HHS/OPA Replicating effective programs to prevent teen pregnancy

UT Teen Health partners with community youth serving organizations to implement evidence based teen pregnancy prevention (TPP) programs in South Texas.

Partners in this initiative implement the evidence-based TPP programs in middle schools, high schools, after school programs, faith-based organizations, and in community settings with especially vulnerable youth including expectant and parenting teens, youth in juvenile detention, and youth in foster care.

Capacity building to strengthen youth-serving organizations

UT Teen Health provides capacity building assistance (CBA) to organizations that implement programs for youth on a variety of topics.  These include:

  • Training on the effects of Adverse Childhood Experiences (ACES)
  • Trauma-Informed Practices
  • Motivational Interviewing
  • CRI Training (Community Resilience Initiative)

UT Teen Health brings training, technical assistance, and support to many organizations to enable them to better implement evidence-based TPP programs for the youth they serve.

Supporting foster care and systems-involved youth to prevent teen pregnancy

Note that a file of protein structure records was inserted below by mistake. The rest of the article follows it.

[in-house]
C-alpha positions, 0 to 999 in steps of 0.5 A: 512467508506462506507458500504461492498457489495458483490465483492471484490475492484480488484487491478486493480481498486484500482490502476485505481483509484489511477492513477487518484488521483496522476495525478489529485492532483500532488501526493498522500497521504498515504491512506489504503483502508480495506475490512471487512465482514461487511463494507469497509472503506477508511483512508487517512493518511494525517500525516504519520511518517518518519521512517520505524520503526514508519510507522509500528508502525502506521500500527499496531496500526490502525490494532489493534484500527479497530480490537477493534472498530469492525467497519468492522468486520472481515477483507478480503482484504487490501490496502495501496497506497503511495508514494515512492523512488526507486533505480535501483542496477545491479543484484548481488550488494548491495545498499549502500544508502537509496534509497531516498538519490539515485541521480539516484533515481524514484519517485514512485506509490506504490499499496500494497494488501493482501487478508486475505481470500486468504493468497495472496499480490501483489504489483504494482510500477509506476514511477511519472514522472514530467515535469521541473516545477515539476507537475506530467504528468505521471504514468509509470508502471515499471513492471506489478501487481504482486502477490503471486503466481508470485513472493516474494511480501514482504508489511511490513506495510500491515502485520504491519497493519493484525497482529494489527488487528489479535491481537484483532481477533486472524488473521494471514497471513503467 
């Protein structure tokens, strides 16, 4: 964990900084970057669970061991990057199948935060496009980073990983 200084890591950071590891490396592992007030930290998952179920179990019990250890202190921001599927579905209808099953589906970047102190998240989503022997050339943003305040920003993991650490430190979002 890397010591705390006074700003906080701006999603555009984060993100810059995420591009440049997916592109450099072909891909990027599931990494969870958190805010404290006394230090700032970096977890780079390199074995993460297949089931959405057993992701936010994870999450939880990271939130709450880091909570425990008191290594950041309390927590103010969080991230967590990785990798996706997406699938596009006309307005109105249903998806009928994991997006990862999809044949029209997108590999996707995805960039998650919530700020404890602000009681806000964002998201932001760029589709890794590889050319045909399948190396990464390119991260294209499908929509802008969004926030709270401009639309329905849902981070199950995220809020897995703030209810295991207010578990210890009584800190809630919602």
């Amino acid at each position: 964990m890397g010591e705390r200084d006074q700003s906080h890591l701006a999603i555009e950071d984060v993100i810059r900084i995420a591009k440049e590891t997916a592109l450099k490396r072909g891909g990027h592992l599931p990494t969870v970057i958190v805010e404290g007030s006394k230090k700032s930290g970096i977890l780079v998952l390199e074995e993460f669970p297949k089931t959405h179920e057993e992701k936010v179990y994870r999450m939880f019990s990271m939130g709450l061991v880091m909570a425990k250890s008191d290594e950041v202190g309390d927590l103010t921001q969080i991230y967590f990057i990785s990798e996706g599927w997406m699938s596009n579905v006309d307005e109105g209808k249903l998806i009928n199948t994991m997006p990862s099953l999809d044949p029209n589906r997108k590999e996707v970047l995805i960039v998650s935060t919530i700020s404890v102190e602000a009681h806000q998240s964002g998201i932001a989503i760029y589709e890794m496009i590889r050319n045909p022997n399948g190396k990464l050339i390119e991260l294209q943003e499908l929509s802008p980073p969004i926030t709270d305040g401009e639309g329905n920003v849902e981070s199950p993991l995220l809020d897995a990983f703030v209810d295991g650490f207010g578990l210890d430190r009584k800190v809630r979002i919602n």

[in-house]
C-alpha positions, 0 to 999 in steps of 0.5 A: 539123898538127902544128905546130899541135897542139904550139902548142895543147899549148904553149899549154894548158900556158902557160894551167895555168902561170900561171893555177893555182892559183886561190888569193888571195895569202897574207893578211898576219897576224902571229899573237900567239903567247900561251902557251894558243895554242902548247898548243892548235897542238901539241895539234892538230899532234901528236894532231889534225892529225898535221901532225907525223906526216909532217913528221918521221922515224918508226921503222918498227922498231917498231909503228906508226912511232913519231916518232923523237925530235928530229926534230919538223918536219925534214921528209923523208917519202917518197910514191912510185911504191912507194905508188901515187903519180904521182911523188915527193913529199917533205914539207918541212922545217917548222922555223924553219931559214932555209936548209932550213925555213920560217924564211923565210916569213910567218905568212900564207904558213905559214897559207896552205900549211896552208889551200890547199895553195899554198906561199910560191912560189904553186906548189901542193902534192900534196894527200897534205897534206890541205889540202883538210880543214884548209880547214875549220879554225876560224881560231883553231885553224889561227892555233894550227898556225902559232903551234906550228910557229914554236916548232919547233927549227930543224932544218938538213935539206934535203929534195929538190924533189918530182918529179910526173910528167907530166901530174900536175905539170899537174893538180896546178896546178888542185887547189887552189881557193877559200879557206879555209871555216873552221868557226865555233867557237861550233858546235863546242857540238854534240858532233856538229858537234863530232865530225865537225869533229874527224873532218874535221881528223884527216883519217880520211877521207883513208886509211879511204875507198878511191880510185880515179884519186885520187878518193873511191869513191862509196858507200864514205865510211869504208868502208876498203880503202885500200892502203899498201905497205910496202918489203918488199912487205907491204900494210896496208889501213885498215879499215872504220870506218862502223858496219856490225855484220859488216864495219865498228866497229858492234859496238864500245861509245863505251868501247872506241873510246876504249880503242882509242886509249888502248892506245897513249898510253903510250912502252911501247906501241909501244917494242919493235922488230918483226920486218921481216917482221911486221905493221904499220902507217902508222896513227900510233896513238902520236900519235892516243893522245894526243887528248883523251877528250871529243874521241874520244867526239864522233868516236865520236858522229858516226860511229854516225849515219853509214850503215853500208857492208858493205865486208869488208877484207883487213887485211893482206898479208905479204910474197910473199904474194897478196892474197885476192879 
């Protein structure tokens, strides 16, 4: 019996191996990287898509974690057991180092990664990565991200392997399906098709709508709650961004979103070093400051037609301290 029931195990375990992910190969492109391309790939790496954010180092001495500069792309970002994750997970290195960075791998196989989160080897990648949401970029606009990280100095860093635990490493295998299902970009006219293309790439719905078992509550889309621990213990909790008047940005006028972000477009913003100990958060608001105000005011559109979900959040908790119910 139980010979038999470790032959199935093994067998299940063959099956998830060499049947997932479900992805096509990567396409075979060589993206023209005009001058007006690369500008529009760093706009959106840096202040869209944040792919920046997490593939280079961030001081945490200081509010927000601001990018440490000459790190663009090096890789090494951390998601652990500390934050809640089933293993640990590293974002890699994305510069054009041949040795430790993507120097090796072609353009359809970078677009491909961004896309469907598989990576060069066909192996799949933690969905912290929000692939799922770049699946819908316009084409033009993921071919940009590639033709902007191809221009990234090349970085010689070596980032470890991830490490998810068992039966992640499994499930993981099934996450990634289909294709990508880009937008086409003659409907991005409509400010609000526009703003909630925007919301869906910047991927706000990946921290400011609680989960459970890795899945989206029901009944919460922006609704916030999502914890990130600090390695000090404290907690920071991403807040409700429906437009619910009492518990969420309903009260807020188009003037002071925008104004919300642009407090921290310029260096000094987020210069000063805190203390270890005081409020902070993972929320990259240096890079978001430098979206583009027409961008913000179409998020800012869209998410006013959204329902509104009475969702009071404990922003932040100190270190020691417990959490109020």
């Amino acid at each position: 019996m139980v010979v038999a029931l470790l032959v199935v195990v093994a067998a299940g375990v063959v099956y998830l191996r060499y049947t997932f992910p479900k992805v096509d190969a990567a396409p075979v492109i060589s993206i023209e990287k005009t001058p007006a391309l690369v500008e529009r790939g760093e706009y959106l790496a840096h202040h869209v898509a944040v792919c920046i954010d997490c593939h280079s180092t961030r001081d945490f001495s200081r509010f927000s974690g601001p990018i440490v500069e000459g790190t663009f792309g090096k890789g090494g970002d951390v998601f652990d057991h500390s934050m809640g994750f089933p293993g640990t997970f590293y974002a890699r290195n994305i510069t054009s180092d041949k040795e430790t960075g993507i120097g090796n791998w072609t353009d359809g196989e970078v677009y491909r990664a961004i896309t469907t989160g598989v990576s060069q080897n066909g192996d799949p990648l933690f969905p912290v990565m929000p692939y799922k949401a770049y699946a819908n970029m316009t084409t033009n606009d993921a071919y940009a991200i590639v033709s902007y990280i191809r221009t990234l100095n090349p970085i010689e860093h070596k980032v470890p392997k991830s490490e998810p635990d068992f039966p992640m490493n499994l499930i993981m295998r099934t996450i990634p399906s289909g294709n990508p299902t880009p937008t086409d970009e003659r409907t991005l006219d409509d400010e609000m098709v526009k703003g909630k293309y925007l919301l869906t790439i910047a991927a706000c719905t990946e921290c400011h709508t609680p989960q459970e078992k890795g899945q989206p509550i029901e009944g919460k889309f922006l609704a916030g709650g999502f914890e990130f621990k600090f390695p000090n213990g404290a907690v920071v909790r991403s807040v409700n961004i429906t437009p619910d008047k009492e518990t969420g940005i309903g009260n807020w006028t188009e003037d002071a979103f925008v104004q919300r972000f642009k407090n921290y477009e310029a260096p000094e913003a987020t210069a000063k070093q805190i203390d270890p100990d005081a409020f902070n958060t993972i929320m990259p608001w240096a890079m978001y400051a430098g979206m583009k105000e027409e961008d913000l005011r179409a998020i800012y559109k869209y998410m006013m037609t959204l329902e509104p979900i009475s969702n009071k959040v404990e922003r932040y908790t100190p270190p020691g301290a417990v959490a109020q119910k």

UT Teen Health was awarded a federal grant from the Office of Adolescent Health that focused on innovative strategies to promote healthy relationships for systems-involved youth ages 10-15. As a result, Need to Know-Youth (N2K-Y) was created. The curriculum is trauma-informed to ensure that youth are in a safe and supportive environment as they discuss topics such as values, letting go of baggage and focusing on the future, abstinence and contraception, STDs, risky behaviors and the law, recognizing abusive relationships and characteristics of healthy relationships.  In addition, there is a presentation for caregivers of youth (N2K-C) to assist with communication and bolster the role of a trusted adult in their lives.

HHS/ACYF Sexual risk avoidance program

The sexual risk avoidance education project partners with schools and community agencies to deliver relationships curricula that is medically accurate and age appropriate, promotes positive youth development, and teaches risk avoidance skills for middle and high school aged youth.  In addition, this project builds community linkages and support for youth by working with a parent advisory board and youth leadership council.

Project Y.E.S. (Youth Empowerment and Support)

Project YES is a partnership with the San Antonio Metro Health Department and Stony Brook University to provide evidence-based, online modules for adolescents that may be suffering from anxiety and stress.  The program has been shown to decrease these symptoms by 50% for 9 months. It is available in English and Spanish.

Visit Project YES website